Lecture Series on World Religions begins August 9 at Library

Religions of the World, a new educational series for adults, begins Thursday, August 9 at 6:30 p.m. at the Hampton Park Library. Dr. Pam Sezgin, Professor of Anthropology and History at the University of North Georgia, will speak on the history of Judaism from antiquity to the present day.

Admission to Religions of the World programs is free and each guest lecturer will share information about how a certain religion developed, how it changed throughout history, and common observances and practices in modern times. The lectures are expected to last 60-90 minutes, including a brief question-and-answer session moderated by the presenter and library staff.

“Many of our patrons are interested in learning about other cultures and religions, so this series was developed to provide information on different faiths from academic and historical perspectives,” says Programming Manager Tracy Walker.

The first five lectures offer a fascinating view on the history and basic principles of Judaism, Islam, Buddhism, and Sikhism.

Dr. Sezgin is expected to explain how Judaism, the world’s oldest monotheistic religion, traces its origins to Father Abraham, circa 1950 B.C.E.

She will explain how this religion provided an abrupt break with polytheism, the worship of many gods, in the ancient world and developed the idea of one deity who was absolute and all powerful. Dr. Sezgin will also share information on how changes in more recent history resulted in the eventual division into the Orthodox, Conservative, Reform and Reconstructionist branches of Judaism.

Dr. Jonas Kauffeldt, Associate Professor of History at the University of North Georgia, will give the next presentation, Islam Around the World, at the Sharon Forks Library at 2:00 p.m. on Sunday, August 26.

Islam is the fastest-growing major religion in the world, with over 1.8 billion followers. Dr. Kauffeldt’s presentation is expected to focus on the life and ministry of the Prophet Muhammad, as well as the principles of Muslim beliefs and practices.

Levi Mentz, Rabbi at Congregation Beth Israel and Co-Director at Chabad Forsyth, will explain the significance of Rosh Hashanah, the Jewish New Year, at the Sharon Forks Library at 7:00 p.m. on Thursday, August 30.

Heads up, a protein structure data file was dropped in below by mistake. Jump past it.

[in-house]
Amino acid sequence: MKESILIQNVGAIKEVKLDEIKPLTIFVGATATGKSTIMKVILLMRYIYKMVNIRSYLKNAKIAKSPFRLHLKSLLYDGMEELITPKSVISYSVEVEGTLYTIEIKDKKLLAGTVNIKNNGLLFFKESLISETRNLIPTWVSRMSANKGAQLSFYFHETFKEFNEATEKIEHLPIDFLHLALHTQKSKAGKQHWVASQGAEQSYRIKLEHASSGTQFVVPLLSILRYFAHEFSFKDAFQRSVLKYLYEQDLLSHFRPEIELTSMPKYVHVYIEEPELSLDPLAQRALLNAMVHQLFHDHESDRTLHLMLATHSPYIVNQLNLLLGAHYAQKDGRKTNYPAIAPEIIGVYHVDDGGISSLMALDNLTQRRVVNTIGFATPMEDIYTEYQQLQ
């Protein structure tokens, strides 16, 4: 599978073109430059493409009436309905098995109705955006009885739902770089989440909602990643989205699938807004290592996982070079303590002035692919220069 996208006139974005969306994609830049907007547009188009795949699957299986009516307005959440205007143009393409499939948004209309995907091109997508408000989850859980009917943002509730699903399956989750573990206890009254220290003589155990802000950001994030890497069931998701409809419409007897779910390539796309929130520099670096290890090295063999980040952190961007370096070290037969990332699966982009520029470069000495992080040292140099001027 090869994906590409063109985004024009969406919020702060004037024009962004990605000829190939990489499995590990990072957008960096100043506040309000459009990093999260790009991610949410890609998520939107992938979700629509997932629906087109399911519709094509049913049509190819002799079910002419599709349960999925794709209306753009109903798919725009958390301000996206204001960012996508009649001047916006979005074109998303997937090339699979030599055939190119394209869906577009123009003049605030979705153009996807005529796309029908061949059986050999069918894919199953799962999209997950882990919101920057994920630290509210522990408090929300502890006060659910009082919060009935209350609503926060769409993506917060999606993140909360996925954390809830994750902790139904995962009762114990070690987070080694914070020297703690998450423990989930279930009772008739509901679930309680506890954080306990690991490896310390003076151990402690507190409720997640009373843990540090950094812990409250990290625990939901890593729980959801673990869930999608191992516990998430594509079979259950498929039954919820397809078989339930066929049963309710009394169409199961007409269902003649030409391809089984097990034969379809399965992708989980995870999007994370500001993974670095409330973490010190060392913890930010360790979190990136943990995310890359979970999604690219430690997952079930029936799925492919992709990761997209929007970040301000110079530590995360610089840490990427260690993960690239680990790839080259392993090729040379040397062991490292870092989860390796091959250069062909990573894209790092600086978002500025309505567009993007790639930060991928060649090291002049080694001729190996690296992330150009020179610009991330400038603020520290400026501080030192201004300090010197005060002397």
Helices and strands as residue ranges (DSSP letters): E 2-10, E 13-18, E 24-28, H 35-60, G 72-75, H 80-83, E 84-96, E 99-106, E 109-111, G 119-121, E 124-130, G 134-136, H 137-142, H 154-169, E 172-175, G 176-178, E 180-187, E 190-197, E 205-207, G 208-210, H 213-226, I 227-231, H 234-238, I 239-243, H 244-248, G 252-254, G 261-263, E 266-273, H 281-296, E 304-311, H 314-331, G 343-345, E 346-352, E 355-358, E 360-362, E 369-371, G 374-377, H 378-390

Rabbi Mentz is expected to share information about the Hebrew calendar, as well as common practices and traditions for observing the holiday.

Heather Murray, Senior Lecturer of History at the University of North Georgia, will speak on the history and practices of Buddhism, its early link to Vedic traditions in India, and its transformation in China, Korea, and Japan on Wednesday, September 12 at 7:00 p.m. at the Cumming Library.

Dr. Barry Whittemore, Lecturer of History at the University of North Georgia, will discuss how Sikhism was a progressive religion well ahead of its time when it was founded over 500 years ago on the principles of monotheism, divine unity and equality of all humankind, and selfless service at the Post Road Library at 3:00 p.m. on Sunday, September 16.

“We’re already hearing from our patrons about additional topics they’d like to learn about in the Religions of the World program. We’re looking forward to continuing the series in late fall when we’ll be inviting guest lecturers to present on the history of more world religions and holidays,” explains Walker.

For more information the Religions of the World program or other library events, please visit www.forsythpl.org.

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